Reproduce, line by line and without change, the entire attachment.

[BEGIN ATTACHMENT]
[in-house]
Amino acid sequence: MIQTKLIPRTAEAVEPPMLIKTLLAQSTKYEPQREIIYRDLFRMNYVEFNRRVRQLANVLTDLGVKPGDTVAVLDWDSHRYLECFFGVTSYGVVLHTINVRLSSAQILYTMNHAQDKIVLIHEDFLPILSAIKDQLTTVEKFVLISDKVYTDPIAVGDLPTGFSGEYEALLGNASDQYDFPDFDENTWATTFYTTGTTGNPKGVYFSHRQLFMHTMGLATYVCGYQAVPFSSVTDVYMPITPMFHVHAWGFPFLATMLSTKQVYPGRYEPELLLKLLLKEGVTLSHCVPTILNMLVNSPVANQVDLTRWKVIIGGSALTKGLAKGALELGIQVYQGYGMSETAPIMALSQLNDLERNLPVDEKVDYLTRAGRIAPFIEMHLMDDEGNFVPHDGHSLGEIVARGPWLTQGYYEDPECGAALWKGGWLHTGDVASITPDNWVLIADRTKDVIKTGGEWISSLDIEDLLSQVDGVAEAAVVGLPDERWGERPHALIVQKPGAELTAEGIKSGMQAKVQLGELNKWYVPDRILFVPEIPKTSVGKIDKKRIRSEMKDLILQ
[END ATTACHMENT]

[in-house]
Amino acid sequence: MIQTKLIPRTAEAVEPPMLIKTLLAQSTKYEPQREIIYRDLFRMNYVEFNRRVRQLANVLTDLGVKPGDTVAVLDWDSHRYLECFFGVTSYGVVLHTINVRLSSAQILYTMNHAQDKIVLIHEDFLPILSAIKDQLTTVEKFVLISDKVYTDPIAVGDLPTGFSGEYEALLGNASDQYDFPDFDENTWATTFYTTGTTGNPKGVYFSHRQLFMHTMGLATYVCGYQAVPFSSVTDVYMPITPMFHVHAWGFPFLATMLSTKQVYPGRYEPELLLKLLLKEGVTLSHCVPTILNMLVNSPVANQVDLTRWKVIIGGSALTKGLAKGALELGIQVYQGYGMSETAPIMALSQLNDLERNLPVDEKVDYLTRAGRIAPFIEMHLMDDEGNFVPHDGHSLGEIVARGPWLTQGYYEDPECGAALWKGGWLHTGDVASITPDNWVLIADRTKDVIKTGGEWISSLDIEDLLSQVDGVAEAAVVGLPDERWGERPHALIVQKPGAELTAEGIKSGMQAKVQLGELNKWYVPDRILFVPEIPKTSVGKIDKKRIRSEMKDLILQ